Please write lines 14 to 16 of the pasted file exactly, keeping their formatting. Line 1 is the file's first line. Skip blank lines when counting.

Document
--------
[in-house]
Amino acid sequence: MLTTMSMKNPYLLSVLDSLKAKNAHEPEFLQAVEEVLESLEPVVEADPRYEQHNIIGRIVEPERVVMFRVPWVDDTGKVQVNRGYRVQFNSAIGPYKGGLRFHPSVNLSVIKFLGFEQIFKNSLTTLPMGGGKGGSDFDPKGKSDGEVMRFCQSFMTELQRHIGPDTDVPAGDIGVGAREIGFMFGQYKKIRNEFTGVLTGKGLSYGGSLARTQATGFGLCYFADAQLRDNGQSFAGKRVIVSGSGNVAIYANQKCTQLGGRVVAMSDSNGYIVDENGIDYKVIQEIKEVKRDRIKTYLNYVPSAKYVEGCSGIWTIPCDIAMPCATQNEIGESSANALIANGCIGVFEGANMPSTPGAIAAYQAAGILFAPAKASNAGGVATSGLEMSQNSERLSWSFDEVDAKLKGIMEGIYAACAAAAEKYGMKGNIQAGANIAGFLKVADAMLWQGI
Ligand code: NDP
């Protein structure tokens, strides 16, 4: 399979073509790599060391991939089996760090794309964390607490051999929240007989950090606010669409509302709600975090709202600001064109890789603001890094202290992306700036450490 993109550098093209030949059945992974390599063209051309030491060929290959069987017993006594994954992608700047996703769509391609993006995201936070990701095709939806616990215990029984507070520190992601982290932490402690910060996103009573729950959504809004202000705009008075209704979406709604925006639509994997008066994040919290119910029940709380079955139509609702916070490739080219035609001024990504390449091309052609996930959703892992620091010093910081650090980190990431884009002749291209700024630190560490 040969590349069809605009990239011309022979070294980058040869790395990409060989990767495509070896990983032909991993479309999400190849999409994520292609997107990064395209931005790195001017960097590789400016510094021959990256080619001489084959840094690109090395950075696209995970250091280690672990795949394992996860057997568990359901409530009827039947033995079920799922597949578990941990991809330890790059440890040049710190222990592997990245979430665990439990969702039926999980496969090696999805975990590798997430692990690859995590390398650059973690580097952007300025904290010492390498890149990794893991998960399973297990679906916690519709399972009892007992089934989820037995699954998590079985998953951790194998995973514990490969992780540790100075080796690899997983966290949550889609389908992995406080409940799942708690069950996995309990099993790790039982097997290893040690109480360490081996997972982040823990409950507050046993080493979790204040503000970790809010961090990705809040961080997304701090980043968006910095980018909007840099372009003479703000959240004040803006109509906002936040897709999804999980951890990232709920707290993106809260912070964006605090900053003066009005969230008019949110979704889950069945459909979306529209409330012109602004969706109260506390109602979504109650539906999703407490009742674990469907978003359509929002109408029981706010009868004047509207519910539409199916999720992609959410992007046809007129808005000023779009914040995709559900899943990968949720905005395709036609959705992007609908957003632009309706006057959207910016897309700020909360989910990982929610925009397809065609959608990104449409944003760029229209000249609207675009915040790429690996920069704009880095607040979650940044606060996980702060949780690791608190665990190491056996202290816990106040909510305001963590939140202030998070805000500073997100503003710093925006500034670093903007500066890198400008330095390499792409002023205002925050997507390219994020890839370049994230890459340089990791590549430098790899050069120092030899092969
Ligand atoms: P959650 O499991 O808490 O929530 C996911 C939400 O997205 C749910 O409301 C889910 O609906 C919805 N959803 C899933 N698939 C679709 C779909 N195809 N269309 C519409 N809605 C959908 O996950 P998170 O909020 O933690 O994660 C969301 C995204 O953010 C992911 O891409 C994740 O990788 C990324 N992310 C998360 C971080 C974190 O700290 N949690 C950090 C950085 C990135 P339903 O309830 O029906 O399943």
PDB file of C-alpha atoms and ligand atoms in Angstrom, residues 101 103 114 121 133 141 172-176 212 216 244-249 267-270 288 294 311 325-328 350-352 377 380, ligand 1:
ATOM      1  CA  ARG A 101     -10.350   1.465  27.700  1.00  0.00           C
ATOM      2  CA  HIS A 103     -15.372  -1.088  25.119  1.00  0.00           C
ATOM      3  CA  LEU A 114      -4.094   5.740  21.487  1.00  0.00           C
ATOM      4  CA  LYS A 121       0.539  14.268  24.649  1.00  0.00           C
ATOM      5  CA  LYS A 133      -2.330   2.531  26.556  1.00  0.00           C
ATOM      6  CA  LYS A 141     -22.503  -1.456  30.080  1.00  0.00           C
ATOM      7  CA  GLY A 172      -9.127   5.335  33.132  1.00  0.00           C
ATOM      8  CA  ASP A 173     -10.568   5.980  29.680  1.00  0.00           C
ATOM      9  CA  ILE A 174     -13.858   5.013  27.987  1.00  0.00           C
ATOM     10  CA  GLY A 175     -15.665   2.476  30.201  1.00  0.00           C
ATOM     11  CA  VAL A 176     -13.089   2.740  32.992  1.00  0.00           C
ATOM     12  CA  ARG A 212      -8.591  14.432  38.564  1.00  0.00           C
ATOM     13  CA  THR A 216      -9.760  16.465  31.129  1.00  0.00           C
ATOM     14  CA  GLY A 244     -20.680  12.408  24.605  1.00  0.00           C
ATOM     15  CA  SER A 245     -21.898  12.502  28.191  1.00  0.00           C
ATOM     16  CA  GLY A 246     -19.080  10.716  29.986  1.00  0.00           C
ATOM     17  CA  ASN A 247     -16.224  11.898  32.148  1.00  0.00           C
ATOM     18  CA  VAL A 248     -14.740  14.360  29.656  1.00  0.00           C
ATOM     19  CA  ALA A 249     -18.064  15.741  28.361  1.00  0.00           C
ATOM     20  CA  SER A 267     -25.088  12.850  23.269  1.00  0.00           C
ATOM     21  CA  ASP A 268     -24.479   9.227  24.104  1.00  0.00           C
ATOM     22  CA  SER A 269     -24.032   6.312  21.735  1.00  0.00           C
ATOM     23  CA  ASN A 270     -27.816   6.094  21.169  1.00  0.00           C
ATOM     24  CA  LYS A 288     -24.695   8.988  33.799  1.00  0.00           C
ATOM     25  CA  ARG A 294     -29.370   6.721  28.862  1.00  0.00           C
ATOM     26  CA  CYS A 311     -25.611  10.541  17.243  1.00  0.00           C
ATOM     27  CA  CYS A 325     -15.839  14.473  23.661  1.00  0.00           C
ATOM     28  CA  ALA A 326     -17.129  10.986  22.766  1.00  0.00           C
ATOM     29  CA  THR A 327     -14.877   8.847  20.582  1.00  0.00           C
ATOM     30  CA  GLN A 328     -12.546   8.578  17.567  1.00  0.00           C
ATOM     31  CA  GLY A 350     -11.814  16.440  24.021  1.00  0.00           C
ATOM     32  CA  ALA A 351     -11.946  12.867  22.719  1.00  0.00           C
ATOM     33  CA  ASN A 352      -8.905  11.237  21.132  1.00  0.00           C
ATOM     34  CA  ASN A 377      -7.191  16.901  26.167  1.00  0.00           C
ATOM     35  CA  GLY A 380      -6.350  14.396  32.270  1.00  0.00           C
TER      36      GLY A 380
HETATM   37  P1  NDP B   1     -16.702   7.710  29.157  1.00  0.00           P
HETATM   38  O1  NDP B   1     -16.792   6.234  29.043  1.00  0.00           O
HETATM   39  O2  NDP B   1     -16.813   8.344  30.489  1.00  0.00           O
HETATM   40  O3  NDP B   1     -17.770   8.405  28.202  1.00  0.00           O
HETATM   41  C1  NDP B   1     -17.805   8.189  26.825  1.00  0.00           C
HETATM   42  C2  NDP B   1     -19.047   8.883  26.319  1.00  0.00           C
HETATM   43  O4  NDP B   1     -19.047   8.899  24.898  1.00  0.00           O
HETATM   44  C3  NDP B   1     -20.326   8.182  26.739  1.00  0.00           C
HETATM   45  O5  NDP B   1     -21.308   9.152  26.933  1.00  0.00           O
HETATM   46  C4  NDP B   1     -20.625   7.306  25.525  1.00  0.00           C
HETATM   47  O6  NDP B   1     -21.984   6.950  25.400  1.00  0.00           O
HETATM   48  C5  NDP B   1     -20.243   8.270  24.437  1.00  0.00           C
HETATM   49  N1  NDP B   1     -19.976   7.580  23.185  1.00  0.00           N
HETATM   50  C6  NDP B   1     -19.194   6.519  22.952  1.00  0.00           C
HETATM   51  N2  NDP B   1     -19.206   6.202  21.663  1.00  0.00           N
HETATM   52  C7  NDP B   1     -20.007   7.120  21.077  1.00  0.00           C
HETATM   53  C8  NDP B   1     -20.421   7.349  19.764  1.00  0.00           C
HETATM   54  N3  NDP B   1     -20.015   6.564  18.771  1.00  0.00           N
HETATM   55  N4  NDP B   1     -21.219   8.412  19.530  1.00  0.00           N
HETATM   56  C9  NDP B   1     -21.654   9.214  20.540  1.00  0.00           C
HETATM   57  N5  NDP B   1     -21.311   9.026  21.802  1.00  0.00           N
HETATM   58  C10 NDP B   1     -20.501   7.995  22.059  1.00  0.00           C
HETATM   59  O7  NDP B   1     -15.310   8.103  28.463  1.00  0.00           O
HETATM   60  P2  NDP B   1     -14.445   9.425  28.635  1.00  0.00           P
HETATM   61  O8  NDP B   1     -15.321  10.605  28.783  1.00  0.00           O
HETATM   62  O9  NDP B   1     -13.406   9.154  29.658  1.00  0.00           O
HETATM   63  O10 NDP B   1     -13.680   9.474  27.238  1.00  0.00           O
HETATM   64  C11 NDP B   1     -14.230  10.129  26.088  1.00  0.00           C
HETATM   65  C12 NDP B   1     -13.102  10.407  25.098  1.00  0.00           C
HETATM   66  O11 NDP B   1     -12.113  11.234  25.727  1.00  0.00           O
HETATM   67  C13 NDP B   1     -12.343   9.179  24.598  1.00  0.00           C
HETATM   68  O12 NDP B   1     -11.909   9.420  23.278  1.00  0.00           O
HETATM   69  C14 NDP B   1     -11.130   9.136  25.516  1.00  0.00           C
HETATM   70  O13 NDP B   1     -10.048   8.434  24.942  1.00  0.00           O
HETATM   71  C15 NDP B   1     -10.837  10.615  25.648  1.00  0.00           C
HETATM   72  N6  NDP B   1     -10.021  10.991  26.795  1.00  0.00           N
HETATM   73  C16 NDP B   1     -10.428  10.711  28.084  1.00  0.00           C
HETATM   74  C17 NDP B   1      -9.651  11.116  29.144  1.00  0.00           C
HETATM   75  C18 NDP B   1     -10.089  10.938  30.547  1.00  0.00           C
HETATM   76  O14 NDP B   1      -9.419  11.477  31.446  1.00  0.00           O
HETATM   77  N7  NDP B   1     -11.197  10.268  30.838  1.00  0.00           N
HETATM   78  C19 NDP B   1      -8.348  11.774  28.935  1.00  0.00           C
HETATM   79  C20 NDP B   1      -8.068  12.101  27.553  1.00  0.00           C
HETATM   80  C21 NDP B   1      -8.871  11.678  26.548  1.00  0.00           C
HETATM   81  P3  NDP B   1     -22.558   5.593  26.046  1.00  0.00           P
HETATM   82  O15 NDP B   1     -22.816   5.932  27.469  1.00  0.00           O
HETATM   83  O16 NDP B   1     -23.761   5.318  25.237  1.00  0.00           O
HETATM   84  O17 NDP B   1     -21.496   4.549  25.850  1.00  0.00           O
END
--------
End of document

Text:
ATOM      8  CA  ASP A 173     -10.568   5.980  29.680  1.00  0.00           C
ATOM      9  CA  ILE A 174     -13.858   5.013  27.987  1.00  0.00           C
ATOM     10  CA  GLY A 175     -15.665   2.476  30.201  1.00  0.00           C